One risk is that schools will not want to take up the resources. We will deal with this by consulting with schools that have piloted the resources to ensure they are as relevant and useful as possible. We will also employ a former Special Needs teacher who is highly effective at communicating with his peers about the importance and value of the programme and can liaise with school leadership teams, who ultimately decide on the resources allocated to social and emotional health promotion.
At the end of the project period, we will report to donors on how many schools are now using the resources, how many teachers have been trained to deliver the programme, how many children are benefiting and how teachers, parents and children feel that the resources have helped.
Budget - Project Cost: £20,000Loading graph....
Amount Heading Description £2,000 Gathering feedback Getting feedback from 20 schools already running Zippy for SEN £4,500 Materials Revising and designing materials for print and managing print production £5,000 Surrey schools Training and piloting in 5 local Surrey schools (inc. travel) £2,500 UK promotion Promotion to other schools around the UK £6,000 Roll-out and training Regional training workshops x 3 and roll out of materials
This project is not set in one specific location but rather aims to reach Special Schools, independent and state-funded, throughout the UK. There are approximately 1,500 such schools in England, 150 in Scotland, 50 in Wales and 50 In Northern Ireland. Pupils attend such schools for reasons ranging from emotional and behavioural difficulties, learning disabilities, communication disorders and physical disabilities.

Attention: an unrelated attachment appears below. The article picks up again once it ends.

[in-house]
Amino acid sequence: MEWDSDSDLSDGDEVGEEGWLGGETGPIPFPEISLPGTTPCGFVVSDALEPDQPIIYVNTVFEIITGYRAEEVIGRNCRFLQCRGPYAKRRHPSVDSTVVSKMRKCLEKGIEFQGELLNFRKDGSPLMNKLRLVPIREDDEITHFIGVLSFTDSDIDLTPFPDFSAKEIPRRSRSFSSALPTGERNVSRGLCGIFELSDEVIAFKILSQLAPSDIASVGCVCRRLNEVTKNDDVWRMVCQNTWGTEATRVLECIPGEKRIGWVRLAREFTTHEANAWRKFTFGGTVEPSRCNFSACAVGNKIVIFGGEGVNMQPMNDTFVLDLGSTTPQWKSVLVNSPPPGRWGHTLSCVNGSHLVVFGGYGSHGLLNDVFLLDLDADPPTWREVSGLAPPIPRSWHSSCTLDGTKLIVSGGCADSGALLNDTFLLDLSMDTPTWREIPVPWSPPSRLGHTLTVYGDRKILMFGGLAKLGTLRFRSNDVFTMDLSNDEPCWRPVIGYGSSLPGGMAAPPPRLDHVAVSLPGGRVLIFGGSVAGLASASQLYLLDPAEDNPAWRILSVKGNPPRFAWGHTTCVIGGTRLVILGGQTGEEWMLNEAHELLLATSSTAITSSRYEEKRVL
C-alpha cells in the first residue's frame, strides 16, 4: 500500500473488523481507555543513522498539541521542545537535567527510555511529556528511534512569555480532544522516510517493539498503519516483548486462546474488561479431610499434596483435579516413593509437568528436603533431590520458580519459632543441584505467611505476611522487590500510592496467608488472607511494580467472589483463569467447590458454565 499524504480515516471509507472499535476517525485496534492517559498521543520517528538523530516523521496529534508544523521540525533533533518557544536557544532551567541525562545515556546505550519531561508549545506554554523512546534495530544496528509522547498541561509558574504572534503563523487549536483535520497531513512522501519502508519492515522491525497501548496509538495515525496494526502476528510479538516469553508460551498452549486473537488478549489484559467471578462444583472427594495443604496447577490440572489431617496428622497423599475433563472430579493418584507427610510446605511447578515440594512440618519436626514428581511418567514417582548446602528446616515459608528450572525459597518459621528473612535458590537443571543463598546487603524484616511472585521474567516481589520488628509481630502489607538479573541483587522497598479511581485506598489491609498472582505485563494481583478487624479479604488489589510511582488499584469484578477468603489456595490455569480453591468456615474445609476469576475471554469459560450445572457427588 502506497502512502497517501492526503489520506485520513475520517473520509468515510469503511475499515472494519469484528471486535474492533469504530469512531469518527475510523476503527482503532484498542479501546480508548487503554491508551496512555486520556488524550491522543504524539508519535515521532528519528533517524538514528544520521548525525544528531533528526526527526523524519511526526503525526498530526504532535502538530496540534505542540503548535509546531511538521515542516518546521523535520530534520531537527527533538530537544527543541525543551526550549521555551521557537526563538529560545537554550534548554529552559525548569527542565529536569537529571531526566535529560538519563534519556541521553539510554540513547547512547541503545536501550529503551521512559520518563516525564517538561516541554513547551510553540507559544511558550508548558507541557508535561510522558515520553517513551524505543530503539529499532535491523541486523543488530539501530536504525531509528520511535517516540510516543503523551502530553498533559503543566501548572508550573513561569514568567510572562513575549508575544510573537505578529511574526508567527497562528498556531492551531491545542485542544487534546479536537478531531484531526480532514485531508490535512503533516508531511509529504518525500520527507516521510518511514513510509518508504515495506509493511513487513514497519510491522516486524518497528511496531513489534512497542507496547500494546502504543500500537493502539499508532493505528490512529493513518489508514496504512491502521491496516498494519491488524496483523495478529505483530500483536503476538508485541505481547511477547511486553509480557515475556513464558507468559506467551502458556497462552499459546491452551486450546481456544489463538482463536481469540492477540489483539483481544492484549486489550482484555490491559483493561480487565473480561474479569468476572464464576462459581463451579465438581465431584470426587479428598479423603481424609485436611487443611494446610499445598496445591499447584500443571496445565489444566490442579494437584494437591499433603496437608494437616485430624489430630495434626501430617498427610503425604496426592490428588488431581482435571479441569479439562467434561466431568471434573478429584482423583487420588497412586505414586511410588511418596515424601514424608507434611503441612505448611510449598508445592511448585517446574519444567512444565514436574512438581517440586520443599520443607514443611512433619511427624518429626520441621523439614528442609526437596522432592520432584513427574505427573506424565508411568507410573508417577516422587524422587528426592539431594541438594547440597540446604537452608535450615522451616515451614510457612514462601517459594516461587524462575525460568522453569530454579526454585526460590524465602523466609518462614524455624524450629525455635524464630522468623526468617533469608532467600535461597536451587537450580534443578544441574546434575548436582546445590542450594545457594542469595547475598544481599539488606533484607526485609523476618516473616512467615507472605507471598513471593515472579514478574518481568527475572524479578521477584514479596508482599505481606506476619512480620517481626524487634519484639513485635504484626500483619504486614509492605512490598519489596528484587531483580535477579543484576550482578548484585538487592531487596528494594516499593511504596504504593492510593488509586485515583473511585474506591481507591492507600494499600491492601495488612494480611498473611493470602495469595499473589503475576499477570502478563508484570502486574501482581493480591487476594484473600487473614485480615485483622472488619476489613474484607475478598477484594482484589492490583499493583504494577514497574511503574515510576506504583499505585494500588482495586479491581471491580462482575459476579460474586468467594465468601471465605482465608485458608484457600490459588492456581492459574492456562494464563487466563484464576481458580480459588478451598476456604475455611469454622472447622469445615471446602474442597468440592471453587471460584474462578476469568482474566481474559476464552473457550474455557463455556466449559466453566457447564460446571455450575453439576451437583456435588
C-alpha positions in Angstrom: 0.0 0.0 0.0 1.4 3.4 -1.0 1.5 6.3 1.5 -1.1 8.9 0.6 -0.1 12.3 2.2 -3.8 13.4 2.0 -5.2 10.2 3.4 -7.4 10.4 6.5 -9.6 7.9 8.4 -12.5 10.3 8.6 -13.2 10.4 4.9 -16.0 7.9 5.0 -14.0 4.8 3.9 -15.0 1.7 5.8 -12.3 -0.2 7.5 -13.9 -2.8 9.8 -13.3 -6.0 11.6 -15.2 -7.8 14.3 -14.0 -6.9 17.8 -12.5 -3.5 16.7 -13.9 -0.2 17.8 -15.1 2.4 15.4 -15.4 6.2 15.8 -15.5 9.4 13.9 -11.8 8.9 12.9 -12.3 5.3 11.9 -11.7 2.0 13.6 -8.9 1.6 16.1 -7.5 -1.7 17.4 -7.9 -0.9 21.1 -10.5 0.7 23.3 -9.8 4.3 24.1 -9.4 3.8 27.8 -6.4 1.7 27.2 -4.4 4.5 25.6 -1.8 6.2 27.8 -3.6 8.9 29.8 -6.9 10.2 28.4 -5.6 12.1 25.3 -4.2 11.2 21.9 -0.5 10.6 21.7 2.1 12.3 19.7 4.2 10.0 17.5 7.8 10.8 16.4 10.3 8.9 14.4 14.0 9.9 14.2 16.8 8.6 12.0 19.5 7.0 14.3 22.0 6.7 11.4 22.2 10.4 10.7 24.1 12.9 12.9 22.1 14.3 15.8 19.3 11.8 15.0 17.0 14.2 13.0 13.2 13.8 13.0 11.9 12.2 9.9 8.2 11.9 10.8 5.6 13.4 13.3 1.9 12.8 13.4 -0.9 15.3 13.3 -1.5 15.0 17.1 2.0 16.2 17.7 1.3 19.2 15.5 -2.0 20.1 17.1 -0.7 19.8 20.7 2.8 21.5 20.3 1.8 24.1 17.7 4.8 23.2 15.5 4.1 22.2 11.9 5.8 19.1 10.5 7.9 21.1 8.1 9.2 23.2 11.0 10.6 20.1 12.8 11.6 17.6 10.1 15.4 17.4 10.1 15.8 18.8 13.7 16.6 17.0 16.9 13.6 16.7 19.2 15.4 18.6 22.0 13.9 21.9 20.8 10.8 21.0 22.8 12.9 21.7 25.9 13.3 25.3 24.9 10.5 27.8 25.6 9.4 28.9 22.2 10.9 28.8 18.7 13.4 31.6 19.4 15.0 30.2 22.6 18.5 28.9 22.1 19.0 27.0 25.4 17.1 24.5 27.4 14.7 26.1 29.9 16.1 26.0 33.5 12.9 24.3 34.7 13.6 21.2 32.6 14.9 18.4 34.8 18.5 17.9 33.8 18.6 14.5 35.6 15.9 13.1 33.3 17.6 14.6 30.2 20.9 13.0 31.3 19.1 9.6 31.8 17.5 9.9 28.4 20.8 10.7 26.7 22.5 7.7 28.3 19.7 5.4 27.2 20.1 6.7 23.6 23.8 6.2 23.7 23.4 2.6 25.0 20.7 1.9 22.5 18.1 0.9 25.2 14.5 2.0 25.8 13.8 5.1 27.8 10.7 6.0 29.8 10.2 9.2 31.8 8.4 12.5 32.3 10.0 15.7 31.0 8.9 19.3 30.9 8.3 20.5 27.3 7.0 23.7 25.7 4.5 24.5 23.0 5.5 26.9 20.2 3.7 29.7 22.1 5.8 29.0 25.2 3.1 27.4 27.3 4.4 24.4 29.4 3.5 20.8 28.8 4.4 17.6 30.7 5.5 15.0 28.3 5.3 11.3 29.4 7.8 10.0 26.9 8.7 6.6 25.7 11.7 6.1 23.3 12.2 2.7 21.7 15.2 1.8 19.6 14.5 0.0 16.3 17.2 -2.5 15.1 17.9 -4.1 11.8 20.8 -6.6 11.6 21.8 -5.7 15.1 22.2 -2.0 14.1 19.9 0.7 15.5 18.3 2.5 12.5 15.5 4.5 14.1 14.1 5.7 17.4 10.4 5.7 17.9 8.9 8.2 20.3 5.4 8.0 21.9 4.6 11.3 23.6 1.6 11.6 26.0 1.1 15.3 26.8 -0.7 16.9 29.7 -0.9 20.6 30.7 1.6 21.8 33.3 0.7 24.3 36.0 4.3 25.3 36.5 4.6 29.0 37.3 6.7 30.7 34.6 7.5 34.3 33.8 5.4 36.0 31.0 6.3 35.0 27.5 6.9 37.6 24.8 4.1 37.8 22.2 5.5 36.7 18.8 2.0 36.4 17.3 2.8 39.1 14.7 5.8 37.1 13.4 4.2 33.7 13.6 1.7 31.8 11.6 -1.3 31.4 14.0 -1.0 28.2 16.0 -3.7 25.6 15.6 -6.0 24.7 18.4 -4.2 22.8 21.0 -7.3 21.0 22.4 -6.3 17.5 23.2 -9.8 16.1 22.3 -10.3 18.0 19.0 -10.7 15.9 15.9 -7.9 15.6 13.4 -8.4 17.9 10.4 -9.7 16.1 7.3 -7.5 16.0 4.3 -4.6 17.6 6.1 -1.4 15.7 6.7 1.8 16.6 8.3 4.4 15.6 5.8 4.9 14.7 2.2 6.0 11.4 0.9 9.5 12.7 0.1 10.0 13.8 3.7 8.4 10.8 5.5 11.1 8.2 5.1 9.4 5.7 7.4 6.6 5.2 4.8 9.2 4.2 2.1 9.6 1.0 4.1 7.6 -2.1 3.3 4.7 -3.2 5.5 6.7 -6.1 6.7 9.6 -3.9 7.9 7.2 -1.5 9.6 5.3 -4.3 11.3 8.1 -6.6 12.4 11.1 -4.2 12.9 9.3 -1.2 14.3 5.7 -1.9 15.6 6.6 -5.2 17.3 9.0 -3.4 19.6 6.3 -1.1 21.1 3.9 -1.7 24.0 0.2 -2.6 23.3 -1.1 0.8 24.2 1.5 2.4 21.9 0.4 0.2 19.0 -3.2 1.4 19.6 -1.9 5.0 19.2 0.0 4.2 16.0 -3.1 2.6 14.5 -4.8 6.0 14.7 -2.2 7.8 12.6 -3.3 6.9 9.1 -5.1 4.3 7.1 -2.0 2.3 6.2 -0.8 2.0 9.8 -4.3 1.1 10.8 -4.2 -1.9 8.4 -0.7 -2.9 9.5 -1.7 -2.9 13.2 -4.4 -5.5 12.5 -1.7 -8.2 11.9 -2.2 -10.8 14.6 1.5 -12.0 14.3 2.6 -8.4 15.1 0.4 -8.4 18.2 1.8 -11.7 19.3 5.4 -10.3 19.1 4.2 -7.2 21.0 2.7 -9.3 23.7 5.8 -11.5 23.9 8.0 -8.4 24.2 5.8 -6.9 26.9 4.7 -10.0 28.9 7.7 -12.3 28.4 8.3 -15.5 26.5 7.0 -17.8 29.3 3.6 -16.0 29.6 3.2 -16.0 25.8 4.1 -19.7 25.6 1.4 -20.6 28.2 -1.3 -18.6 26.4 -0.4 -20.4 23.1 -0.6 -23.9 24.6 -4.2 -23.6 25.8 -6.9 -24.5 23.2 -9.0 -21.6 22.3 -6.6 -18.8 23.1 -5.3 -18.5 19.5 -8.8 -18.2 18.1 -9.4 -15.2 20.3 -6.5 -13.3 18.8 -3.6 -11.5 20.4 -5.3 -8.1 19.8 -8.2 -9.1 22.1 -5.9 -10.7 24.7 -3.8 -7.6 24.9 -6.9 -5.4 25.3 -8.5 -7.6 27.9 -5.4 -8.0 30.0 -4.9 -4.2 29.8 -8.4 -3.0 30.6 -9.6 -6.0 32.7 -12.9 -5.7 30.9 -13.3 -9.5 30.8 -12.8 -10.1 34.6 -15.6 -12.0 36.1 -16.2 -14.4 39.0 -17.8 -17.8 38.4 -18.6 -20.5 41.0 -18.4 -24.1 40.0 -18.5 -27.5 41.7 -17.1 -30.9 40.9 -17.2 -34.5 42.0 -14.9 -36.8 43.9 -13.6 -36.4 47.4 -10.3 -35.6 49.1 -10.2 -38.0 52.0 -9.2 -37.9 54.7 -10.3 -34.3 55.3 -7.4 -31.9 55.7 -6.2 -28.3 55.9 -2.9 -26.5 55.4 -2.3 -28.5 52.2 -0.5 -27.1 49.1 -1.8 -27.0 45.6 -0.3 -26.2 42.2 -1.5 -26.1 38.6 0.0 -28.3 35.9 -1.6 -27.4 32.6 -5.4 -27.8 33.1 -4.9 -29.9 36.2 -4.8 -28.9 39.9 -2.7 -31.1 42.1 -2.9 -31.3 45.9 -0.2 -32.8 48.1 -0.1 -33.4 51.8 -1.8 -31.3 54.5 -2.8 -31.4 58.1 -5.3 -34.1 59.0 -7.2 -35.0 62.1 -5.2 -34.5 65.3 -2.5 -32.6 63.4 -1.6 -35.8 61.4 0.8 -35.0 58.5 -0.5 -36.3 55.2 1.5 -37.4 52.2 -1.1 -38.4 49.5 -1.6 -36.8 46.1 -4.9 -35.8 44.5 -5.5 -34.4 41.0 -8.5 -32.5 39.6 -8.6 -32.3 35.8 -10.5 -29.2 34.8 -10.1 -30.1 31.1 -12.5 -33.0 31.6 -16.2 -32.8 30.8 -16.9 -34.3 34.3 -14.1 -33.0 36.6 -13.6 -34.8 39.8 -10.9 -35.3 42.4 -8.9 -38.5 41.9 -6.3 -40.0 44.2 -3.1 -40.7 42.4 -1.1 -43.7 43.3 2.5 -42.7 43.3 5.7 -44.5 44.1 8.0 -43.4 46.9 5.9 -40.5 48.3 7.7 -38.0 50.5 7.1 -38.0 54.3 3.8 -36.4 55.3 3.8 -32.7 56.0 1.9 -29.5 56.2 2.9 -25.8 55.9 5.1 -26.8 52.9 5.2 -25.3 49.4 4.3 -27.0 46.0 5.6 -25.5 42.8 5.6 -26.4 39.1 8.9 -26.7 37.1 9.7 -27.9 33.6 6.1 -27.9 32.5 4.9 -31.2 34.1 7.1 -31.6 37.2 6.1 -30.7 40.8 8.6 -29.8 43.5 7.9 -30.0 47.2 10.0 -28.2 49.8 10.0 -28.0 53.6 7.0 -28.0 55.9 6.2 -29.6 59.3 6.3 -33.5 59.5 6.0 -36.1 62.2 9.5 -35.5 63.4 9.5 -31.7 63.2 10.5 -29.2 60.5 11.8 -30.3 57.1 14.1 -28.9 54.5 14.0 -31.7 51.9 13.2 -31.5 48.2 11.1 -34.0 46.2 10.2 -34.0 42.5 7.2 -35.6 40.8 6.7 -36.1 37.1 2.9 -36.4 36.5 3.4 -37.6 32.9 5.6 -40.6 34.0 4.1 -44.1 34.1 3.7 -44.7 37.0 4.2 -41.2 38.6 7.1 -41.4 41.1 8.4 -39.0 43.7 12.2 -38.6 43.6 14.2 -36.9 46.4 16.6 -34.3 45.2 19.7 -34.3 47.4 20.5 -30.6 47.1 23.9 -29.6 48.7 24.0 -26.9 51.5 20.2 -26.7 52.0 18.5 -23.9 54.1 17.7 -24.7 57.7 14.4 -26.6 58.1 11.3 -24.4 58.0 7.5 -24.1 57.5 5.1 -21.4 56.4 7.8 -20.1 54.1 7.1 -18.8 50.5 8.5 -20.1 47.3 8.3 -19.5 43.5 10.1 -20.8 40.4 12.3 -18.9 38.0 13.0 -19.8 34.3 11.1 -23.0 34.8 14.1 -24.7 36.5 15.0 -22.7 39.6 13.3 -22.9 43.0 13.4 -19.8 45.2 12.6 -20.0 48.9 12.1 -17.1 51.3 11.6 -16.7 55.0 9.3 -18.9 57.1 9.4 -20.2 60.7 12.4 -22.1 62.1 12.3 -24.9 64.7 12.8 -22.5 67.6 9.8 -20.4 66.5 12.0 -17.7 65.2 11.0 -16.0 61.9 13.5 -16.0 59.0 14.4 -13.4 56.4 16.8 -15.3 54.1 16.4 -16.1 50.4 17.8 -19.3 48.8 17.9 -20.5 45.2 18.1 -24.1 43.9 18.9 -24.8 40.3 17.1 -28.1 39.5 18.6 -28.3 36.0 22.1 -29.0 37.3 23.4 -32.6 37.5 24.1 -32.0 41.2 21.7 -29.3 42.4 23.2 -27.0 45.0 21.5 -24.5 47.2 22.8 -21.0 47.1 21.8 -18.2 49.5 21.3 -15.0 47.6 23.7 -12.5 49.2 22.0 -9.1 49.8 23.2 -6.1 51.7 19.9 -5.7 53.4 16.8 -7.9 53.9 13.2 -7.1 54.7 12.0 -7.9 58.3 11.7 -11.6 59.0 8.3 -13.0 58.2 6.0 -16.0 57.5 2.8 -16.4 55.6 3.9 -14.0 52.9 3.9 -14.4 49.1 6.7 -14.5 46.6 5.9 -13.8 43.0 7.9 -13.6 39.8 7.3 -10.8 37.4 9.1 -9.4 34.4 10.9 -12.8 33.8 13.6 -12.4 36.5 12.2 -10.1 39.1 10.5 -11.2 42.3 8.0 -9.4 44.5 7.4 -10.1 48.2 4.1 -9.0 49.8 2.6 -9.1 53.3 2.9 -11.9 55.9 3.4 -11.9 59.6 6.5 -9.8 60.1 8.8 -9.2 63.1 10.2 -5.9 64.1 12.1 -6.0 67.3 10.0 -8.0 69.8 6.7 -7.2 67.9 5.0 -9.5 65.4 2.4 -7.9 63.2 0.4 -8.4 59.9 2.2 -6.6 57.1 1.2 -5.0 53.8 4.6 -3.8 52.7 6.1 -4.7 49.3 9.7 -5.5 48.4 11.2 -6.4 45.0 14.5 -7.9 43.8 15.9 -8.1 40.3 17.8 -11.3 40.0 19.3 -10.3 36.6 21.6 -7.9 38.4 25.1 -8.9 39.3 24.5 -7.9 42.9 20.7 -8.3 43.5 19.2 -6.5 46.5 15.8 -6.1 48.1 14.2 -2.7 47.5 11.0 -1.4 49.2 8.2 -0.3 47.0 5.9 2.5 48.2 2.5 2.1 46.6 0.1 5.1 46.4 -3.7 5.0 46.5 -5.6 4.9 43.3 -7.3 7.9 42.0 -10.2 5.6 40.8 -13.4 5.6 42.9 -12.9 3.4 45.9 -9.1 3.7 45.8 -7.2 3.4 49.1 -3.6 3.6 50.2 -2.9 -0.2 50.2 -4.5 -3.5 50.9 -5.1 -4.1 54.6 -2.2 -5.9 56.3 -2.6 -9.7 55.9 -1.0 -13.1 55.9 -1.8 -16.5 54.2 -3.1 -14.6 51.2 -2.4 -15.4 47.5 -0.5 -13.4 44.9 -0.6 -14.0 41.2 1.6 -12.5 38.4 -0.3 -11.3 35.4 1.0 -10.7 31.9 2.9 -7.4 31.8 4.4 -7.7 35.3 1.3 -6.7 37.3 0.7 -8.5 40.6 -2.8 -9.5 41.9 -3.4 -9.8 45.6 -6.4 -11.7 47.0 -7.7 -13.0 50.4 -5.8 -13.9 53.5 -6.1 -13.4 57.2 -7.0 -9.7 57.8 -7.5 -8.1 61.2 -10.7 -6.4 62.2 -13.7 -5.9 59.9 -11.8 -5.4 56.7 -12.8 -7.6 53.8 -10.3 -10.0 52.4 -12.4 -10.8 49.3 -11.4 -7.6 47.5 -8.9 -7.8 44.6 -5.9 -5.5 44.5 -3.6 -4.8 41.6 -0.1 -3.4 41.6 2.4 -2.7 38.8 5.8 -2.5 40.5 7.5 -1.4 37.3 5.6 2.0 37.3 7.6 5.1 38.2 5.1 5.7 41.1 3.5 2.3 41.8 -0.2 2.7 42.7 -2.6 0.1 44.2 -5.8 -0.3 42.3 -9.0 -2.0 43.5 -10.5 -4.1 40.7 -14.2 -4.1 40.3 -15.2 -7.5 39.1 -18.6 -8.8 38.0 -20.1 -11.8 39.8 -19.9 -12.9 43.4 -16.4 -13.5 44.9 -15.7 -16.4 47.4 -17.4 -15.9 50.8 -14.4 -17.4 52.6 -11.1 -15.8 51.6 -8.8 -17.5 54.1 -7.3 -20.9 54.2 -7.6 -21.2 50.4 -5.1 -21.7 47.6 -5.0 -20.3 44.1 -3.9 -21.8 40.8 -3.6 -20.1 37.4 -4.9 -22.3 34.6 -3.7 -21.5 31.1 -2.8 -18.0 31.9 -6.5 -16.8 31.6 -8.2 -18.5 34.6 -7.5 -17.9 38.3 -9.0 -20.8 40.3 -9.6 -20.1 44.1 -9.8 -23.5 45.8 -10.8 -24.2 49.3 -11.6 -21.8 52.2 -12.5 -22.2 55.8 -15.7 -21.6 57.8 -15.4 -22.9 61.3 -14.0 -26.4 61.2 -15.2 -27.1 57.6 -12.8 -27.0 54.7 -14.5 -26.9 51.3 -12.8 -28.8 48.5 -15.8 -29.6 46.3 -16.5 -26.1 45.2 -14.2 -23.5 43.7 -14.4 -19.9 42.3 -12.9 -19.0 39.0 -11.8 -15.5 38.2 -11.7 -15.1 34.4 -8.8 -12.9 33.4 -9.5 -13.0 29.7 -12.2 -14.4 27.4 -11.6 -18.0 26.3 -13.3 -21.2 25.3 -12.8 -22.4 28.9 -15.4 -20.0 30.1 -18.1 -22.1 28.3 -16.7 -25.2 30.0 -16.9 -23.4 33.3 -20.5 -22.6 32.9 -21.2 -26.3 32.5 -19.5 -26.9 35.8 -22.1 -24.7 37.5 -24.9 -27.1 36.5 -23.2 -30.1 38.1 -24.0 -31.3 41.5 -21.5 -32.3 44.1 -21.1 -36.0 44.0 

Children up to the age of 18, with a range of complex and diverse learning disabilities, attending Special Schools across the UK, will be the direct beneficiaries of this project, as they will learn social, coping and communications skills. Teachers, who have been lobbying for such resources to be made available to them, will be indirect beneficiaries, as will parents and carers, as the programme helps children to express emotions, communicate better and manage challenging behaviour.
Partnership for Children began in 2001. More than one million children have benefited from our mental health promotion programme Zippy’s Friends. We adapted our programme for children with learning disabilities in 2012, piloted it and revised it to ensure its relevance. In 2015 the University of Birmingham evaluated the programme and found that pupils benefitted greatly. Teachers report its success: 'This is what our parents have been looking for, something which gives children life skills.'
Read more about the Charity running this project.
John has 20 years+ experience in Special Schools and passionately believes that social and emotional development is vital for a fulfilling life.
‘The success of this module is truly stunning. There are clear indications of the children displaying empathy. Typically this is an area of great difficulty for children with autistic spectrum disorder.’